Big Ten athletic conference schools—and the University of Wisconsin, in particular—are the biggest producers of chief executives of Fortune 500 companies, according to research from an executive recruiting firm.

Kittleman, an executive search firm serving nonprofit organizations, looked at all 500 CEOs of the Fortune 500 and found that while three Ivy League schools made it into a top-10 ranking of colleges with the highest number of CEO graduates, the University of Wisconsin’s total of 14 future executives topped Harvard, Cornell and the University of Pennsylvania.

Kittleman’s report shows a ranking of 30 schools. Seventeen are summarized in the chart above—those with five or more future Fortune 500 CEOs.

Summarizing the results by athletic conference, the Big Ten was the clear winner, with 62 CEOs—more than twice the number graduating from the second-ranked Atlantic Coast Conference.

The 62 Big Ten school graduates represented 12.4 percent of all 500 CEOs on the list. The ACC garnered about 6 percent of the total, followed by the Southeastern Conference and the Pac-12, each coming in with around 5 percent.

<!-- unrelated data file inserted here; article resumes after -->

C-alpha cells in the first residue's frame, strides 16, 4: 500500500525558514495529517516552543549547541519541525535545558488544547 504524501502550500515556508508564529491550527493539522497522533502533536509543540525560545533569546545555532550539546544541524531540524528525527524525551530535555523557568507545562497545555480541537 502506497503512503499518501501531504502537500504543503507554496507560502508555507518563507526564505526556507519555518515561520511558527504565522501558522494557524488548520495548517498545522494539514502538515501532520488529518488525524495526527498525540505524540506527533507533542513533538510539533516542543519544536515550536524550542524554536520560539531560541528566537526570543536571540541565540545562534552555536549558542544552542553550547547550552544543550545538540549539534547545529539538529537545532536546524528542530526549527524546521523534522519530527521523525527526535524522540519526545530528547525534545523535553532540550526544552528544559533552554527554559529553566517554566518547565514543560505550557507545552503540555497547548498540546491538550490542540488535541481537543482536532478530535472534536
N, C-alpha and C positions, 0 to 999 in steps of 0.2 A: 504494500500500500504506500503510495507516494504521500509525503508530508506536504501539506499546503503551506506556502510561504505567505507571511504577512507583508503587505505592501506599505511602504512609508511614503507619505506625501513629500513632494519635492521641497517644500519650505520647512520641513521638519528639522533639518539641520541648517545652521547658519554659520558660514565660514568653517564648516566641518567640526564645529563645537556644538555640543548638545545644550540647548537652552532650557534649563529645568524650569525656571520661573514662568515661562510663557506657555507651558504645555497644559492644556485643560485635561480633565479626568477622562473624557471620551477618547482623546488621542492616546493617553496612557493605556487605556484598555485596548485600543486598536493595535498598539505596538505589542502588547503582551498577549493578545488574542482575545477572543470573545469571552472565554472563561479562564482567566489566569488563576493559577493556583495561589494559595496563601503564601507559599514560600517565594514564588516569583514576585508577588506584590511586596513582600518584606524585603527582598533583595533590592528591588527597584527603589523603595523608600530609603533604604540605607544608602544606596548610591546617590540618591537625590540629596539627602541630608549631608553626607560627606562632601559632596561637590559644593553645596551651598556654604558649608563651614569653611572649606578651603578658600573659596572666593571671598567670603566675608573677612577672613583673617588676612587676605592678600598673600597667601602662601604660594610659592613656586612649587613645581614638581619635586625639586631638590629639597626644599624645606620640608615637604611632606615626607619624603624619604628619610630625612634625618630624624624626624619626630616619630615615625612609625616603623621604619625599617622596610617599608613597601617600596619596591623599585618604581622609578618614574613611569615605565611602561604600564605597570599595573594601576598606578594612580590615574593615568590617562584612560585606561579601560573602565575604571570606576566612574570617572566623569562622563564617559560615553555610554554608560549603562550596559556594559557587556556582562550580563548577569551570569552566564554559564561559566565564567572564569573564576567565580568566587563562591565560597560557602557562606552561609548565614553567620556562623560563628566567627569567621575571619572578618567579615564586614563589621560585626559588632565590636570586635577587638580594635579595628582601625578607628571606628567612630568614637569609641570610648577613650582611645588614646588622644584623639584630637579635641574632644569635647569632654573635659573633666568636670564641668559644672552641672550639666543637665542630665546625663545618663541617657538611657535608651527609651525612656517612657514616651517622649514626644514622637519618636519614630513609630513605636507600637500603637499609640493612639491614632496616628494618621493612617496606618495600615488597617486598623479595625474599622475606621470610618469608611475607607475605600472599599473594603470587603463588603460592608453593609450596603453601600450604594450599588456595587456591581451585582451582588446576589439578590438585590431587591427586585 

Kittleman also researched whether more CEOs came from public or private schools. That contest ended in a dead heat with 213 CEOs attending each type of school. (Editor’s Note: 18 CEOs did not attend an undergraduate school at all and 56 went to schools outside the United States.)

In keeping with the mission of the recruiting firm, Kittleman also took a look at which colleges produced the most nonprofit leaders based on Forbes list of America’s top 100 nonprofits.

Here, the results were surprisingly different, with Yale University coming in first, with four nonprofit leaders, followed by Georgetown University and Princeton, which tied at three. Overall, 15 percent of the top nonprofit leaders attended an Ivy League school for their undergraduate degree. For the Fortune 500, 9.2 percent hailed from Ivy League schools.

The private-public school split was also different for nonprofit leaders, with 55 coming from private schools and 32 public schools. (Others not attending or attending outside the United States.)

Source: Kittleman

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